BCB Weekly Roundup: Greyhound’s anatomy

The latest in what's happening around the B.C. business community

The latest in what’s happening around the B.C. business community

Each week, BCBusiness gives you an update on some of the stories turning heads across the province.

Like the many people no longer being served by Greyhound buses, here’s what we couldn’t ignore this week.

Grey areas

Earlier this week, Greyhound Canada, a subsidiary of British transport company FirstGroup, announced it would be stopping service in Western Canada effective October 31.

For the many people that relied on the company’s buses—particularly those in rural, underserved areas—the prospect of no Greyhound is much scarier than Halloween.

For its part, the company said that ridership in B.C. had declined 46 percent since 2010 while it was incurring losses of $35,000 a day on its passenger service.

The question is, What now? Will another company step up and try and aid a market that is in desperate need? It’s already happening in places like Vancouver Island, where Tofino Bus replaced Greyhound on routes from Campbell River to Courtenay and from Victoria to Duncan.

It remains to be seen whether other areas will experience similar influxes of entrepreneurs ready to take commuters to their underserved destinations.

One thing that has become clear in the aftermath of Greyhound’s decision is that it will not be regarded as simply a business play. No, it’s already fraught with political implications, as both Prime Minister Justin Trudeau and B.C. Premier John Horgan are taking heat from opposition parties.

Others, meanwhile, are using the decision as another means to pressure the provincial government into bringing Uber and other ride-sharing companies to B.C.

Recycled air

Squamish-based Carbon Engineering Ltd. announced that it raised CAD$11million in its recently closed convertible loan bridge financing round. 

The clean energy company, which is commercializing clean fuel from air, is expected to conclude equity financing shortly.

“We’ve seen a very high level of interest and have had to ask many interested investors to wait for future investment rounds,” said Steve Oldham, CEO of Carbon Engineering, in a release.

“The response we’ve seen signals a big step forward not only for CE, but for the wider carbon capture and advanced fuels industry, as the scope and size of the business opportunity these technologies offer becomes clear.”

The company projects to be the first in the world to commercially sell transportation fuels synthesized from air and clean electricity.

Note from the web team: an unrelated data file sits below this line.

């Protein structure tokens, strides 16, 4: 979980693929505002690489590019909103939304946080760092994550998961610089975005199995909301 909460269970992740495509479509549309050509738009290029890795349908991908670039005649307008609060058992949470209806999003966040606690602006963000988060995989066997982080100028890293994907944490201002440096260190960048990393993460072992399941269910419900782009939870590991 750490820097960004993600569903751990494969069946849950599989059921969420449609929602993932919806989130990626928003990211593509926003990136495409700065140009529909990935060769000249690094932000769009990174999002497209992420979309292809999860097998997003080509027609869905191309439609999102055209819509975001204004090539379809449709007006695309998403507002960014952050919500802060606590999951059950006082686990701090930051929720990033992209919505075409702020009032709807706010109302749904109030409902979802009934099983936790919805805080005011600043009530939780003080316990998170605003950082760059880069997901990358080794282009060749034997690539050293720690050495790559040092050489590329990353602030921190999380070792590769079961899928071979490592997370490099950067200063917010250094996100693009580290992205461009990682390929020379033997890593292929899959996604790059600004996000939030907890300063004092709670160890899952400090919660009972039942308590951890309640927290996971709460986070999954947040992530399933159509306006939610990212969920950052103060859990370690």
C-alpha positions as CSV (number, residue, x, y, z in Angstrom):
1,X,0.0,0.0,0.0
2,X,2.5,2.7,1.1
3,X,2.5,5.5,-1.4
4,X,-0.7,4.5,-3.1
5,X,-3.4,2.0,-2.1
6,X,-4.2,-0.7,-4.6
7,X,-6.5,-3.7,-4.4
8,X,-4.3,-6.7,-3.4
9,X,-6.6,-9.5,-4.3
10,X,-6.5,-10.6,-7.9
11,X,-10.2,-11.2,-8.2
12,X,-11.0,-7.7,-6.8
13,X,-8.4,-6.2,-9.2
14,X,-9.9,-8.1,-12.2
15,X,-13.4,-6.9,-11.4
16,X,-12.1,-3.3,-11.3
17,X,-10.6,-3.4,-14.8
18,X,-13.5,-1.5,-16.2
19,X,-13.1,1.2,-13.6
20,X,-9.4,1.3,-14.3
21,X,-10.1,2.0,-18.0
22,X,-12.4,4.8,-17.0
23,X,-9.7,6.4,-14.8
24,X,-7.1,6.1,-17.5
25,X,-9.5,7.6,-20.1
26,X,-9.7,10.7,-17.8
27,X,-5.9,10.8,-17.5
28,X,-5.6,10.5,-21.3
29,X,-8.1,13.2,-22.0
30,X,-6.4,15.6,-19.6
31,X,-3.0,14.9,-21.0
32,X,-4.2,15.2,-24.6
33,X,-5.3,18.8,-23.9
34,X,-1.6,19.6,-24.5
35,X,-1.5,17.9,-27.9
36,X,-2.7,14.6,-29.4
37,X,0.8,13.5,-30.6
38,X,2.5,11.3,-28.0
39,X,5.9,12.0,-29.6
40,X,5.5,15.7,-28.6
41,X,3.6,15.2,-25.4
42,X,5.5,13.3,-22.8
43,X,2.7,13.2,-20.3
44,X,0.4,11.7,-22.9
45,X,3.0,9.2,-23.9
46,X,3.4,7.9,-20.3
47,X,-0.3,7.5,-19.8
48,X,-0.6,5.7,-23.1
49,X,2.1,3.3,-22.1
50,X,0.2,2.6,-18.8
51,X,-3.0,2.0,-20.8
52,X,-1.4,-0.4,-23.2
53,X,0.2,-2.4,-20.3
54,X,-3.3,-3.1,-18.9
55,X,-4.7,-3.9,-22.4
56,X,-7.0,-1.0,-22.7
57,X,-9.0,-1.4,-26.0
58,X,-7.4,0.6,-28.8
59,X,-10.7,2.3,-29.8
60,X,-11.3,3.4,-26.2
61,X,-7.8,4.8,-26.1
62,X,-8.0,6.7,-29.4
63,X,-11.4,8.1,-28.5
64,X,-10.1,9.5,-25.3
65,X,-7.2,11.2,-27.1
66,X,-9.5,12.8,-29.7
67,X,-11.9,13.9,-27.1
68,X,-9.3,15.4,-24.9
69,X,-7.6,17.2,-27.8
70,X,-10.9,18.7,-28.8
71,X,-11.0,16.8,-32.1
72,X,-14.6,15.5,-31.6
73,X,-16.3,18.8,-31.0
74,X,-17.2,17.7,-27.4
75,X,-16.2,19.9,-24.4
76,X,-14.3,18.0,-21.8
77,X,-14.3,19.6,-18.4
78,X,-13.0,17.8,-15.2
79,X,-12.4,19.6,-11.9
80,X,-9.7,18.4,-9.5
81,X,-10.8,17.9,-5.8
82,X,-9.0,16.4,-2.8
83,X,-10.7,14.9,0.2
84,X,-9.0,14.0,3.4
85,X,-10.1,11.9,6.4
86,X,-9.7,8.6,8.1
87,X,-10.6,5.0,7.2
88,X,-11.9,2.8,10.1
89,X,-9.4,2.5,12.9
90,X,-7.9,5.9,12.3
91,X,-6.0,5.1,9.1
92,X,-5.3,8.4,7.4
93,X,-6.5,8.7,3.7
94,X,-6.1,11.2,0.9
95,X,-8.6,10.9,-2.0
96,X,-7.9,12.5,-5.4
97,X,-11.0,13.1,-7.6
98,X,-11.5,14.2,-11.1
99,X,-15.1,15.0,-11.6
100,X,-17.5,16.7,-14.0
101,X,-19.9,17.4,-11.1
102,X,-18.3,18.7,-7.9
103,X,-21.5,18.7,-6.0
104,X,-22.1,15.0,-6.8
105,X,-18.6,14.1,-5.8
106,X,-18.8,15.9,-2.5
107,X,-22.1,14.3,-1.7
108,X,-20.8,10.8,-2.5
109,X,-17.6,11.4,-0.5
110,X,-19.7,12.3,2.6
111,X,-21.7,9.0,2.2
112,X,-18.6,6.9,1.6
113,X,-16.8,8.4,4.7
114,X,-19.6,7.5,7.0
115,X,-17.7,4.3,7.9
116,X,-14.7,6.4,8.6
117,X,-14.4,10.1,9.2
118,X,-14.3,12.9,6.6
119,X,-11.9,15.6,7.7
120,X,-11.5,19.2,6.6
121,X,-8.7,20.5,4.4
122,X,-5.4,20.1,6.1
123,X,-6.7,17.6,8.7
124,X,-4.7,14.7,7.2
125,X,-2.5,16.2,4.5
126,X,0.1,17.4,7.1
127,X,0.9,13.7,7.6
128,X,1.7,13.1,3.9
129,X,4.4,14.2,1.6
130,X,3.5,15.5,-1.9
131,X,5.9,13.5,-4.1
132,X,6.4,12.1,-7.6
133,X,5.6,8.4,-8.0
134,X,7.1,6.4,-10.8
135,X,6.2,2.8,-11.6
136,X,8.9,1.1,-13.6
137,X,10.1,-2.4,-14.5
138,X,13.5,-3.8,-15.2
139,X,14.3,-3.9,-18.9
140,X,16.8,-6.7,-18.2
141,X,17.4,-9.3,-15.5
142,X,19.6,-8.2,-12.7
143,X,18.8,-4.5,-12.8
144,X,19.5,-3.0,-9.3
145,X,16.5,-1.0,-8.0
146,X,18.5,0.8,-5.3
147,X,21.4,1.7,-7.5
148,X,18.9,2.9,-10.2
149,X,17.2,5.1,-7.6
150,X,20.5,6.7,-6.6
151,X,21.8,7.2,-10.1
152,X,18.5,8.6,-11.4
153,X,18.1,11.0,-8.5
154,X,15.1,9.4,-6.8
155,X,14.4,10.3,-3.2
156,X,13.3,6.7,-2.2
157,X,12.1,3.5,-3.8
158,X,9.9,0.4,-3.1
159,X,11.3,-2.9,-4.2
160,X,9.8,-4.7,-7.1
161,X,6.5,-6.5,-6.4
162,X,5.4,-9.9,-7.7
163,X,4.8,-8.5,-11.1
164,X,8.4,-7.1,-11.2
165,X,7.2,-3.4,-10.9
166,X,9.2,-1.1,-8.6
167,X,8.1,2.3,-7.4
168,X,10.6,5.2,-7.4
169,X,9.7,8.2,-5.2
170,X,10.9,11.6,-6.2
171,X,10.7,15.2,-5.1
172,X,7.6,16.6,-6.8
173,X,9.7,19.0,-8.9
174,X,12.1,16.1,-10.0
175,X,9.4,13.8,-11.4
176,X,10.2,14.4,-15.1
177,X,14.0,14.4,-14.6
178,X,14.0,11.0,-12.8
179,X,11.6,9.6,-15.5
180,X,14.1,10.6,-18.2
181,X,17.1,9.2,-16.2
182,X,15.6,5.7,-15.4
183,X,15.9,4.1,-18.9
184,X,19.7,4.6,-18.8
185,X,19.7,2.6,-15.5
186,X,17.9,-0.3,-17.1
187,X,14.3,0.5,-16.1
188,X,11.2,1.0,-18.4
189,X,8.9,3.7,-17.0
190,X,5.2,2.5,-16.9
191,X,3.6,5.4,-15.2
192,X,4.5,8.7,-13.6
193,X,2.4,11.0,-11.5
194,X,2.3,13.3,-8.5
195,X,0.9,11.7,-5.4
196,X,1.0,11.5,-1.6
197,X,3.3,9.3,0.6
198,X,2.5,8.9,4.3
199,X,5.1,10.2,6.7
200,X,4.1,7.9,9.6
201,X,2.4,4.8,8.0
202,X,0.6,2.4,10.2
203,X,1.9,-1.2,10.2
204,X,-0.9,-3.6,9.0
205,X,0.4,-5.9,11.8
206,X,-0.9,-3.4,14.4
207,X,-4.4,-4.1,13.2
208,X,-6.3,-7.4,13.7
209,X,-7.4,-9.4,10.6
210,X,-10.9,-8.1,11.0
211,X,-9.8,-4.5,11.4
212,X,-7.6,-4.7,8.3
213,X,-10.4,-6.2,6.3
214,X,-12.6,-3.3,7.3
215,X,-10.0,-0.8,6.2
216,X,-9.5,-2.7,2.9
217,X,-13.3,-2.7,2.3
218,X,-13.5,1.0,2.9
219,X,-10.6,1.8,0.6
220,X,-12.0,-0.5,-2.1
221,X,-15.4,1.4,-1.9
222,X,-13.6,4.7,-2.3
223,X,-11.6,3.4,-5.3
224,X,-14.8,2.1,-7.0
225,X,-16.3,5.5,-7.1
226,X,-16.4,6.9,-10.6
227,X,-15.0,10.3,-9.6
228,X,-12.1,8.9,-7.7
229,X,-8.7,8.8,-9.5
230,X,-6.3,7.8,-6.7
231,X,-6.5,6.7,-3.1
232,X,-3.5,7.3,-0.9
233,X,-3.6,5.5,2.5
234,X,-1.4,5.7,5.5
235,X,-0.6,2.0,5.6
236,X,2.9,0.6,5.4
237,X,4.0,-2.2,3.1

Credit: Gryphon Development on Twitter

An art display at Gryphon Museé

Decorative Dunbar

When one thinks of trendy, art–infused neighbourhoods in Vancouver, Dunbar is likely near the bottom of the list.

The southern, leafy area is more associated with families and ludicrous housing prices than being any sort of cultural hub. Sure, it can lay claim to one of the last remaining independent movie theatres in the city, and Jethro’s Fine Grub is a Guy Fieri-approved gastronomic delight, but it’s not exactly Manhattan. Or even Cambie Street.

So it is that the arrival of Gryphon Musée turned some heads in the ‘hood.

Yesterday, Gryphon Development opened the doors to the Museé, a gallery space designed to provide local artists with a platform to showcase their work.

The space has hosted three different exhibits in the past year, but is now open to the public Monday to Friday between 11 a.m. and 4 p.m. and is free to visit. It also offers local artists a space free of charge.

A good exchange

Finally, Vancouver-based Central 1 Credit Union announced a partnership with Agility Forex, a fintech company also based in B.C.’s biggest city.

The deal will allow Central 1, a cooperative federation for credit unions in B.C. and Ontario, to offer a low-cost foreign exchange service to Canadian credit unions and their members.

Using Agility Forex’s proprietary software—which offers the “best currency exchange rates in Canada”—Central 1 will be able to move money across the border with low or zero cost, providing an advantage to Canadian credit unions and their customers. 

“The Canadian foreign exchange transaction market is ripe for disruptive change, and we believe this partnership will take advantage of that opportunity,” said Central 1 president and CEO Mark Blucher in a release.

We’ve heard a lot about the disruption of traditional financial institutions. Could this be an important step in the downfall of banks as we’ve come to understand them?